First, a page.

By now, you’ve surely discovered the new ability to identify your users thanks to the SET USER ALIAS command. In 4D v18 R2, the command’s behavior has been extended. How? Keep reading!
Ever need to analyze the traffic of your ORDA requests between a client and the 4D server? Sometimes it may take a while to receive a response from the server, which can make you wonder if it’s due to network traffic or to an unoptimized request you’ve written! Thankfully, 4D v17 R6 makes it possible to determine the likely reason(s) for this latency with the new ORDA methods available on the ds object. They’re not only debugging functions, they also allow you to optimize your ORDA code with a better understanding of the sent requests.
With 4D v17 R5, we’ve improved the debug logs by adding methods and allowing each process to be traced independently. With this R-release, we’ve gone a step further by shipping a debug logs analyzer tool to help you monitor process execution. You’ll be able to see which processes are the most consuming, the call chain with the corresponding running time, and much more.
As a 4D developer, you may have already activated the debug log to troubleshoot problems. 4D v17 R5 introduces several improvements to help you analyze these files, such as logging only the current process and logging calls to member methods (collection or object methods).
As promised in a previous post, each R-release includes more advances related to email functionality, unlocking its hidden power.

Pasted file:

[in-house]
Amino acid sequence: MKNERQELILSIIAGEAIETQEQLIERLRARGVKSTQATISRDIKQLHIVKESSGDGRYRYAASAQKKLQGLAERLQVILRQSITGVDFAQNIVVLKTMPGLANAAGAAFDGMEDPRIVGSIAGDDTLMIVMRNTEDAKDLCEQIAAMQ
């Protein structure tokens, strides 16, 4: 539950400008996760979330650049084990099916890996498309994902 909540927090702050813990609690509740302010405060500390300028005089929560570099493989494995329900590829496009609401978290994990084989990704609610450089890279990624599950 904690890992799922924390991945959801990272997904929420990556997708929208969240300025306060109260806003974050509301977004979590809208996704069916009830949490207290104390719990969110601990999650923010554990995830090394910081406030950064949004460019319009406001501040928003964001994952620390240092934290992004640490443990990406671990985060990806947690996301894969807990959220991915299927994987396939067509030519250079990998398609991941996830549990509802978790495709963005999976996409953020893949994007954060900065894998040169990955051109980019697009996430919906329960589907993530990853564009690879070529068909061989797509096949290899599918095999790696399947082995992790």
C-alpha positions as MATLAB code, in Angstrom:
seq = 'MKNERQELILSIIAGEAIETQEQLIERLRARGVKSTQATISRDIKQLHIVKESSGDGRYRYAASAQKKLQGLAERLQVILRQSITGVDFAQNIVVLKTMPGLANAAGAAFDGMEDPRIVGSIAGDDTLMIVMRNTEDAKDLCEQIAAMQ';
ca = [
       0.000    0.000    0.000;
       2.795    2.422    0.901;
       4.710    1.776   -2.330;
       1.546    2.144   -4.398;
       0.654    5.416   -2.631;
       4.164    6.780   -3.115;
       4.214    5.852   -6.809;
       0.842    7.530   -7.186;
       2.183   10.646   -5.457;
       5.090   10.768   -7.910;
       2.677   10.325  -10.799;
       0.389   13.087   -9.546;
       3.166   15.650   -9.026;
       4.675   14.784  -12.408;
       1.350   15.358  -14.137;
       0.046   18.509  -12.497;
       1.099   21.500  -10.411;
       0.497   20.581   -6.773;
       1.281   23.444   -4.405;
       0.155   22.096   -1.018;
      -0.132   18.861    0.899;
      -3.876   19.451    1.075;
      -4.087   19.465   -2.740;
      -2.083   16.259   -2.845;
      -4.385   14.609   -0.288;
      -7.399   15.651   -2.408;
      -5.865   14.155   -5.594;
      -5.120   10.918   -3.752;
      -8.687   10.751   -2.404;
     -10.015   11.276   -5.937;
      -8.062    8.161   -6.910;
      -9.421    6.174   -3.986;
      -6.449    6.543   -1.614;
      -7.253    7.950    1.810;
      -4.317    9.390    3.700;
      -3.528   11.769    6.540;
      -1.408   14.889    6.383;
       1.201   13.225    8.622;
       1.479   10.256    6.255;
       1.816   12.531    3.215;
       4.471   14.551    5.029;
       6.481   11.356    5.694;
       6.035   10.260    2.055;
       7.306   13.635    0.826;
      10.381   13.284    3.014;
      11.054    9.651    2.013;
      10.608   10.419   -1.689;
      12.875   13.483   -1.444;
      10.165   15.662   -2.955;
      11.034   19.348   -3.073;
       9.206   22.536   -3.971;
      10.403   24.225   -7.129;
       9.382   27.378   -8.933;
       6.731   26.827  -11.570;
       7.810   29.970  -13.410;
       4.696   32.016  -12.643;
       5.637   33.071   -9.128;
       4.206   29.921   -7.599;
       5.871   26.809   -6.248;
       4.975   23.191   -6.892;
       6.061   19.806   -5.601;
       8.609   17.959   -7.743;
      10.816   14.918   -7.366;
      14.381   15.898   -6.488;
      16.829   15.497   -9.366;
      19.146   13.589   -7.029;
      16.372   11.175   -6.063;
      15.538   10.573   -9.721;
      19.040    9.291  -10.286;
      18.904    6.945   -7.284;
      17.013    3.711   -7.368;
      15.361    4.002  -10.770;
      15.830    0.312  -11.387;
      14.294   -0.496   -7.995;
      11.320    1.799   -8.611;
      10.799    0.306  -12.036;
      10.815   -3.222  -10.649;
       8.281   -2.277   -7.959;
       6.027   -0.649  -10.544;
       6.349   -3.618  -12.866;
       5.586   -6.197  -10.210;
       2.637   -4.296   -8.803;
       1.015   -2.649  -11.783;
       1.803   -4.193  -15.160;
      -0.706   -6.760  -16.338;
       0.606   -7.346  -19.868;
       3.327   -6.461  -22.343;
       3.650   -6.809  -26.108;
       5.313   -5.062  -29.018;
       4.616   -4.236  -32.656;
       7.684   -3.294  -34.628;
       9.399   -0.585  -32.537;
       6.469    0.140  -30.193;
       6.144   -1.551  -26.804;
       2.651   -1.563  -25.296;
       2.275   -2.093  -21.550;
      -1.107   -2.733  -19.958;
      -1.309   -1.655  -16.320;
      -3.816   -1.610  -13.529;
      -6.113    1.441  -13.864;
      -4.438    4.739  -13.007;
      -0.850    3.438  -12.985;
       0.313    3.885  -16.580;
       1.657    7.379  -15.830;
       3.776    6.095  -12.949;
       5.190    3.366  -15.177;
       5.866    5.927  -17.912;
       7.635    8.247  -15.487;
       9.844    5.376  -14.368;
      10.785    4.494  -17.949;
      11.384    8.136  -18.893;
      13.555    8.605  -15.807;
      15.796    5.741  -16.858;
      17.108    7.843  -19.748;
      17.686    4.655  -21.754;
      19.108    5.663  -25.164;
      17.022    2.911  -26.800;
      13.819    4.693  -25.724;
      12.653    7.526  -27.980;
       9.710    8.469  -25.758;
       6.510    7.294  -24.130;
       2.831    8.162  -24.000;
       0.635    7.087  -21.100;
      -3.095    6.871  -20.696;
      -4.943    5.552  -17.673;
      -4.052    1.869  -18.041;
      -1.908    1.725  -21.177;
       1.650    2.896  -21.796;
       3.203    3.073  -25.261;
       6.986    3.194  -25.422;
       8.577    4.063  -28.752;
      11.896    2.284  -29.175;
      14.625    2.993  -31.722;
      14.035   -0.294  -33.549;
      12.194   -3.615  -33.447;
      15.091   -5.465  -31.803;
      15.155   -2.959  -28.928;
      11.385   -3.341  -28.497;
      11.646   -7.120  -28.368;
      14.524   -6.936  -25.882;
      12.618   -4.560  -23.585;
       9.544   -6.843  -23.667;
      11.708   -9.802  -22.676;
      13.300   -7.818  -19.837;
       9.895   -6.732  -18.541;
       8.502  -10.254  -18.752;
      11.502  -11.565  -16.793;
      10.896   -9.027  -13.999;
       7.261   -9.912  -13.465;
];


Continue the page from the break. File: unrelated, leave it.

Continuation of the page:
4D v17 R5 provides an interesting new feature for email logs. Sometimes during development everything works fine but when you deploy to the customer, there’s a problem delivering emails. Discovering where the failure occurs can be difficult, since the communication is encrypted and you often don’t have access to the SMTP server log files. The problem is very likely related to your SMTP server, but how can you be sure? Simply start the SMTP log in your application! This log contains a record of all the actions performed, including those stopping the connection. Even better, this log shows the communications with the SMTP server in plain, non-encrypted text, making it easier to analyze.
Log files can be extremely useful for troubleshooting. They’re also a big help for finding the root cause of an incident. Logs let us track of where a problem occurred, and when. Before, with the Get 4D folder command, you could easily access the folder containing all the logs. Now, 4D v16 R6 makes easy to find a particular log file, thanks to the enhancement of the Get 4D file command.
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